1. Chief Justice Beverley “B-Mac” McLachlin
Who better than the current and longest-serving chief to serve as chief? Over her quarter century on the bench she has modernized the court by broadcasting hearings no one watches, and been a strong public face for the court. While I tend not to agree with many of her decisions (Alberta v. Hutterian Brethren of Wilson Colony — seriously?), she is a strong writer who has penned some of the court’s most poignant and Insite-ful decisions.
2. Justice Ian “why sit on the court when I can bill for my opinion” Binnie
Binnie was arguably the court’s best modern writer. While I also disagree with some of his decisions (see Plourde v. Wal-Mart Canada Corp., where he helped enable Wal-Mart’s trampling of union rights), he just writes so darn well. And some of his decisions are my favourite, particularly his concurrence in Dunsmuir v. New Brunswick, where he correctly prophesied that courts would struggle applying the single reasonableness standard of review and stressed the inevitability of a contextual reasonableness standard. Did I mention he writes really, really well?
3. Justice Bora “Bora” Laskin
As a student aspiring to work as a union-side lawyer, Laskin is a must on my court. He has been a favourite of mine since I read his dissent in Harrison v. Carswell, where the court denied employees the right to picket in the shopping centre where they worked. While he may have worked in cahoots with former prime minister Pierre Trudeau in repatriating the Constitution, considering the current government, I don’t see much risk of another such indiscretion.
4. Justice Bertha “Boys’ Club” Wilson
This one is a no-brainer — and not just because she was the first female member of the court. Wilson was truly ahead of her time, authoring strong decisions, such as her concurrence in R. v. Morgentaler. These decisions created a lasting footprint in SCC jurisprudence. For example, of the judges during Brian Dickson’s tenure as chief justice, Wilson’s decisions, often in dissent, are the third-most cited since.
5. Justice Lyman Poore “Me A” Duff
Sold to the public as the greatest jurist ever, to justify the abolition of appeals to the Judicial Committee of the Privy Council, Duff was also ahead of his time. The JCPC adopted his lone dissent in the Persons case a.k.a. the only SCC decision from before 1960 people care about. Duff was also so well liked that two acts of Parliament postponed his retirement.
6. Justice Brian “the Library” Dickson
Dickson makes the bench for two equally important reasons. First, he snubbed Manitoba and gave all his stuff to the University of Ottawa (go Gee-Gees!). Second, he wrote the book on Charter interpretation and gave it the teeth that the Bill of Rights never had. Over 20 years since his retirement, who wouldn’t want to read his thoughts on the Charter’s modern interpretation? (Other than anyone who didn’t go to law school.)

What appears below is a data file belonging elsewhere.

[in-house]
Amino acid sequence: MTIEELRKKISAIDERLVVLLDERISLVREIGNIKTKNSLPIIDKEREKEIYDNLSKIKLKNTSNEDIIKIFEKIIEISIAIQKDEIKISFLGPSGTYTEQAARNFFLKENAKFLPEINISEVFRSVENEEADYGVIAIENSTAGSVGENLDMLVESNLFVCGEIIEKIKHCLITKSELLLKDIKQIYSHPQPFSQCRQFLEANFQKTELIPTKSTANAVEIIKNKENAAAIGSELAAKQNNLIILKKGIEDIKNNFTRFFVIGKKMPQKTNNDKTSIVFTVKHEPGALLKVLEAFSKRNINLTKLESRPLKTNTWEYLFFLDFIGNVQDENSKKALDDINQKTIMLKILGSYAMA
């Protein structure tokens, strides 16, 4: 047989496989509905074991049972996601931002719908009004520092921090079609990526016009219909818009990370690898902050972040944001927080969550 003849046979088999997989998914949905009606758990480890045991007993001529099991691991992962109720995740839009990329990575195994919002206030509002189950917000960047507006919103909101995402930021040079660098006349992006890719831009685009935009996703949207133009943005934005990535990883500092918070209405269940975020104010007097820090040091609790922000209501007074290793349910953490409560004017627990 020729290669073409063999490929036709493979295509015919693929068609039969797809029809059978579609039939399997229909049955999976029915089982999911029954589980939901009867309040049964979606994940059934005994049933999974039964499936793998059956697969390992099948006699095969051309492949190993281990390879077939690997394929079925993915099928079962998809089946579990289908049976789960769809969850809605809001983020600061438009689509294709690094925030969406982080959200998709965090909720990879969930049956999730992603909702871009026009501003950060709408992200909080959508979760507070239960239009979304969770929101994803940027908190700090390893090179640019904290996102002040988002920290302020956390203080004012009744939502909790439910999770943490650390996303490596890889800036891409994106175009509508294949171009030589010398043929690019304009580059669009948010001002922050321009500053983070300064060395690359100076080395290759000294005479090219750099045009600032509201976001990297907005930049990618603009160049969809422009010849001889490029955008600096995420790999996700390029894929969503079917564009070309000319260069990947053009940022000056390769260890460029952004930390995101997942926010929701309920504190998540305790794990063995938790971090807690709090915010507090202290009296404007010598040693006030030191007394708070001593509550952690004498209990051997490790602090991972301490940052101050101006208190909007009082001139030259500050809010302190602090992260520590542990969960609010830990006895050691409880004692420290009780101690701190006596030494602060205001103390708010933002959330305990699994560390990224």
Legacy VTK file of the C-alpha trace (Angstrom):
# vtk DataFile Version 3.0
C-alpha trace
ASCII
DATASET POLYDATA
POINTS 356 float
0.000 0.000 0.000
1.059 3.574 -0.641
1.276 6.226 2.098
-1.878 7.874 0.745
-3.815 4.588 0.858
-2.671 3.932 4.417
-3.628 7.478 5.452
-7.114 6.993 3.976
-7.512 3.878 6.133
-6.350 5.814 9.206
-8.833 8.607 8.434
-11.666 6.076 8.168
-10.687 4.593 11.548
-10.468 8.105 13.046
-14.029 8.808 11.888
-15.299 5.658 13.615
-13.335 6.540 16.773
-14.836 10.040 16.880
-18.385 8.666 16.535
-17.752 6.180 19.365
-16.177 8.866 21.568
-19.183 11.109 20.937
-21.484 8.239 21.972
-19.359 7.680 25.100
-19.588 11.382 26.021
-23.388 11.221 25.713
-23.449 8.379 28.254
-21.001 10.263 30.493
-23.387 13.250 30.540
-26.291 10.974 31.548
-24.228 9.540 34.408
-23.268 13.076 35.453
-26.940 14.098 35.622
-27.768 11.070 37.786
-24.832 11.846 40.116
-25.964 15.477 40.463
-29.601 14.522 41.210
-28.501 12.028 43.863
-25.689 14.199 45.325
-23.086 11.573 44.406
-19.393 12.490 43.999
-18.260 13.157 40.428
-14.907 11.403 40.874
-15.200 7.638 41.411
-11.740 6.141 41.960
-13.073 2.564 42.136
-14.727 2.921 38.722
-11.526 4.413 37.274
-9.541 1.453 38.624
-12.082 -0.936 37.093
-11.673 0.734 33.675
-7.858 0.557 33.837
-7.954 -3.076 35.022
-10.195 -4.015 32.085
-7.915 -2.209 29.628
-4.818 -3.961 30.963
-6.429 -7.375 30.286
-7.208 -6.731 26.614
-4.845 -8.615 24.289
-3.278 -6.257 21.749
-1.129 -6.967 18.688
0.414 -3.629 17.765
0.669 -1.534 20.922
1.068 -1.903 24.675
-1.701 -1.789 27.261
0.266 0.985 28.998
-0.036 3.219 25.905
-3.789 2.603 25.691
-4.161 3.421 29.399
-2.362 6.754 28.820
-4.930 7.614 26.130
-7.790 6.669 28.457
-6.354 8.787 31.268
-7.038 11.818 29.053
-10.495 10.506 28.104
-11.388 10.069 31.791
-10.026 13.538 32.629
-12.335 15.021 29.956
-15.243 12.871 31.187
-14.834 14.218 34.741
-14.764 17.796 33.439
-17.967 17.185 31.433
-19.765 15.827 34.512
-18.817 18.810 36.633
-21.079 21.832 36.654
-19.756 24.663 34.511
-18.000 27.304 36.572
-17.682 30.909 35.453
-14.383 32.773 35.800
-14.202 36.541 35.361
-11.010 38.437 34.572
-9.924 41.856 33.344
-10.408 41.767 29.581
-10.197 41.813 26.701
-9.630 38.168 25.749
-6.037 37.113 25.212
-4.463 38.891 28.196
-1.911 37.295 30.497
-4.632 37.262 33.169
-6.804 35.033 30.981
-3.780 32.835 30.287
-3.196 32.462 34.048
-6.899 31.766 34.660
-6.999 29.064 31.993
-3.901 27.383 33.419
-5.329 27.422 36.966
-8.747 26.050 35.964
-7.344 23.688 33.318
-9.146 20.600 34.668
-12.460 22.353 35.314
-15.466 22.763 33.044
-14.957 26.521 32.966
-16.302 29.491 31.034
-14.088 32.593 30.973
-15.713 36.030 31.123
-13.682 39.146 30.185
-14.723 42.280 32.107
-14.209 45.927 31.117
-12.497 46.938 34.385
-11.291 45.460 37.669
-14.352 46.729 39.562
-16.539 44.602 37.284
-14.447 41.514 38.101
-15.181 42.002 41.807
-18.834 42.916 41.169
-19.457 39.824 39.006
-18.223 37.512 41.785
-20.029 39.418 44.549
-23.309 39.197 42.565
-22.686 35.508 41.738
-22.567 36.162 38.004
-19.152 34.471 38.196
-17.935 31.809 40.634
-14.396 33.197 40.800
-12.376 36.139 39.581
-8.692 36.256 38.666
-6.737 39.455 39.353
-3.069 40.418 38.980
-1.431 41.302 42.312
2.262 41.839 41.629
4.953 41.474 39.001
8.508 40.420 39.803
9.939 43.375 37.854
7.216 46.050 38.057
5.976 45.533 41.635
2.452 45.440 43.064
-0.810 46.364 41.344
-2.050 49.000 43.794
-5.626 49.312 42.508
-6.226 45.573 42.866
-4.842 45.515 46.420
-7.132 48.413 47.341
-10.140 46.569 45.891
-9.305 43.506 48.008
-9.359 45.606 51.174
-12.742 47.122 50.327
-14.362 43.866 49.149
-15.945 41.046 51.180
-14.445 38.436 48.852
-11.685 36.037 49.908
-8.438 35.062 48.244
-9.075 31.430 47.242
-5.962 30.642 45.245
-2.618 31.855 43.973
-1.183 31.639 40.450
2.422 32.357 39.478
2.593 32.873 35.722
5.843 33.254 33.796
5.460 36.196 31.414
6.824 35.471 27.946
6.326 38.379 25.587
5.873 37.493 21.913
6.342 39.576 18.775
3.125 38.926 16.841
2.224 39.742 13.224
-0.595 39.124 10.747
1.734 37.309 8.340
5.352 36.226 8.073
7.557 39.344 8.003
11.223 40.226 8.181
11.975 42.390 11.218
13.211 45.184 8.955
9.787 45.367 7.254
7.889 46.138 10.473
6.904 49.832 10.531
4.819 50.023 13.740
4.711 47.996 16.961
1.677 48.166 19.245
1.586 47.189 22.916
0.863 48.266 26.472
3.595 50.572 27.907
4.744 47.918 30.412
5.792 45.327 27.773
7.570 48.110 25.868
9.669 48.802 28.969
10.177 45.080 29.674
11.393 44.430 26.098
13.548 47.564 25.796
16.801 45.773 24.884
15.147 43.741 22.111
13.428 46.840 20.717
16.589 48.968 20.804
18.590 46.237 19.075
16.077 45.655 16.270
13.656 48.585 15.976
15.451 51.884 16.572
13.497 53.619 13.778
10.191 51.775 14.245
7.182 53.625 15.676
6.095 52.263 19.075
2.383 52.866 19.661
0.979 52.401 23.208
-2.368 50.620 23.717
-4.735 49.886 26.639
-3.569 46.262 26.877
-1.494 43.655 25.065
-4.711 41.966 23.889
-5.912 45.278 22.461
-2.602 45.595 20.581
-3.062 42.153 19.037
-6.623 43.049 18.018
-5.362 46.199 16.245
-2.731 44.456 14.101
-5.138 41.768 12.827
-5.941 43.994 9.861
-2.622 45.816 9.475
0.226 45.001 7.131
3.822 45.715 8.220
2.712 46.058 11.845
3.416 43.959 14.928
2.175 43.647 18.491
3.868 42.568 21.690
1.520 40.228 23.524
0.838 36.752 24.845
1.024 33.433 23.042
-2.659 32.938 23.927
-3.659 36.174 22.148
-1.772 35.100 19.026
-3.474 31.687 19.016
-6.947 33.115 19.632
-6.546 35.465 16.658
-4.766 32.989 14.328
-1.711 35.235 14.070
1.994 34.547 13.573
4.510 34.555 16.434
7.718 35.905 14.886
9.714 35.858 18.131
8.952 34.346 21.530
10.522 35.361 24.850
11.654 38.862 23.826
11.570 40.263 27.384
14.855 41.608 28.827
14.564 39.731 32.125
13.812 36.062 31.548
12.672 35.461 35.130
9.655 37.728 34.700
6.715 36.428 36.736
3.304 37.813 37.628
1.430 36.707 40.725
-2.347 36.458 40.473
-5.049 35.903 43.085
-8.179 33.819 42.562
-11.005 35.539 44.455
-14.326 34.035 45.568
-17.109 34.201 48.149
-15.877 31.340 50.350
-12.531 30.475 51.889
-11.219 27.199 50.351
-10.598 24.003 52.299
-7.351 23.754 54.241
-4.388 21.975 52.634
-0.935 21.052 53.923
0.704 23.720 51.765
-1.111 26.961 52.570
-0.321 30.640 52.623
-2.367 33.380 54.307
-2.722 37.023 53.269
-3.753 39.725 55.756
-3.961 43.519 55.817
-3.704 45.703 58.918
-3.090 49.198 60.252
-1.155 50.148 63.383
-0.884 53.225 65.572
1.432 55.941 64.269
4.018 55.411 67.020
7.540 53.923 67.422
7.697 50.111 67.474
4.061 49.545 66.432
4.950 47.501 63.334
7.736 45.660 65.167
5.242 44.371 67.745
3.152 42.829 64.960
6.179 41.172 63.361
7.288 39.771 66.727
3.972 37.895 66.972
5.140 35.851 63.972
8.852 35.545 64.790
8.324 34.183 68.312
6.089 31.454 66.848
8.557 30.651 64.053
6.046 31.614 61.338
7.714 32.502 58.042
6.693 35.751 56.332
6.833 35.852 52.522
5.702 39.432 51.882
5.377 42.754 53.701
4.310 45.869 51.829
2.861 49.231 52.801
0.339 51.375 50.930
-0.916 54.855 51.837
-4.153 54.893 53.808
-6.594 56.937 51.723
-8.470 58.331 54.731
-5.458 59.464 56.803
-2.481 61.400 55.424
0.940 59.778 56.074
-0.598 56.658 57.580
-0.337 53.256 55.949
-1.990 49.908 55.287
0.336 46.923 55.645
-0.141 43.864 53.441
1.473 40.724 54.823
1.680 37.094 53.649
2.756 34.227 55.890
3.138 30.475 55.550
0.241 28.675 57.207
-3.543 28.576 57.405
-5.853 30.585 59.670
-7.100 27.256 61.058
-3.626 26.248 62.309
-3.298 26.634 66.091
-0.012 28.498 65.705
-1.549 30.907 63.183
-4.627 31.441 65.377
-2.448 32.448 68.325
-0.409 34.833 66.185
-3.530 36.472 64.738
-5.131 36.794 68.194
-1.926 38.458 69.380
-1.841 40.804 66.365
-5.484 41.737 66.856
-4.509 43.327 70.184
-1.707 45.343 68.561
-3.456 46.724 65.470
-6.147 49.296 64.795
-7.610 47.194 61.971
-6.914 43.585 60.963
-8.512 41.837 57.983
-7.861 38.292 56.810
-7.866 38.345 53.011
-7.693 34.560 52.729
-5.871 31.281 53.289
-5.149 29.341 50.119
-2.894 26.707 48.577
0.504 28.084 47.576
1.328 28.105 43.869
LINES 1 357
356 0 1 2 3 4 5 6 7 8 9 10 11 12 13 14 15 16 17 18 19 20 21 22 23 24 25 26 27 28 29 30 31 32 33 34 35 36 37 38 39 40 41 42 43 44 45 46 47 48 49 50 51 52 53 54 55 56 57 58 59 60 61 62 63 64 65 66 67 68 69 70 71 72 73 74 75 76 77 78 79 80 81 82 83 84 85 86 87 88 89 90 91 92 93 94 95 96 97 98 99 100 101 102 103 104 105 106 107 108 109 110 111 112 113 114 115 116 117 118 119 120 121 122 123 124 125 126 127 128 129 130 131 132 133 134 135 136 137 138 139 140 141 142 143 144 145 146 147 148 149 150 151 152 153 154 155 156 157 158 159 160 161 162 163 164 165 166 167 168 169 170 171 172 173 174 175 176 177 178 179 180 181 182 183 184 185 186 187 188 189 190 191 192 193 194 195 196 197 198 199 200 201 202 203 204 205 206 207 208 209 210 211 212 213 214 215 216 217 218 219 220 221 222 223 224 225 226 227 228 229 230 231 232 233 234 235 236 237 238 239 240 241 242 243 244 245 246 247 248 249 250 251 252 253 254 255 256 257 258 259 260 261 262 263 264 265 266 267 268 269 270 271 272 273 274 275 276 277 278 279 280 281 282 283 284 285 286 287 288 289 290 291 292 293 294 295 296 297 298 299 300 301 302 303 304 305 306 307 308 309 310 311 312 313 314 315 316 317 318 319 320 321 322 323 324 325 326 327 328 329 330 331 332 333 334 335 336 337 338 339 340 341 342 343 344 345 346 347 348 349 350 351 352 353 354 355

7. Justice Claire “the Dissenter” “the Secularist” L'Heureux-Dubé
Formerly the left’s favourite judge, L'Heureux-Dubé recently shocked the legal community by throwing her support behind Quebec’s secular charter. However, she still makes the list (albeit a few spots lower than she would have a month ago) because her opinions, particularly on feminist issues, are strong and memorable. Her dissection of former Alberta Court of Appeal justice John McClung’s reasons in R. v. Ewanchuk is the most powerful opinion I have ever read. (What happened, LHD?)
8. Justice John “the Thinka” Sopinka
I have not selected Sopinka because of his judicial legacy (although working at a criminal defence firm, I saw firsthand how important his decision in R. v. Stinchcombe is to preparing a defence). One of my most memorable law school experiences was hearing Susan Nelles, who was wrongly accused of murdering infants at SickKids hospital, talk about Sopinka who represented her when she sued the police for malicious prosecution. Not only did she speak about the quality of his representation as an advocate, but also his quality as a person.
9. Justice Rosalie “Under My Umbr” Abella
While most lefties would put Abella near the top of their list, here she just squeaks in. On one hand, she has written fantastic dissents, such as in R. v. N.S., where she vehemently opposed women having to remove their niqab to testify. On the other hand, her recent administrative law decisions are hugely problematic to judicial review applicants. In the Newfoundland Nurses case, she found that while the duty to give reasons is part of the duty of procedural fairness, if there are any reasons at all — even a Post-it note that just says “Ya-Burnt” — that would not constitute a breach of the duty of fairness.
Andrew Reinholdt is a third-year law student at the University of Ottawa.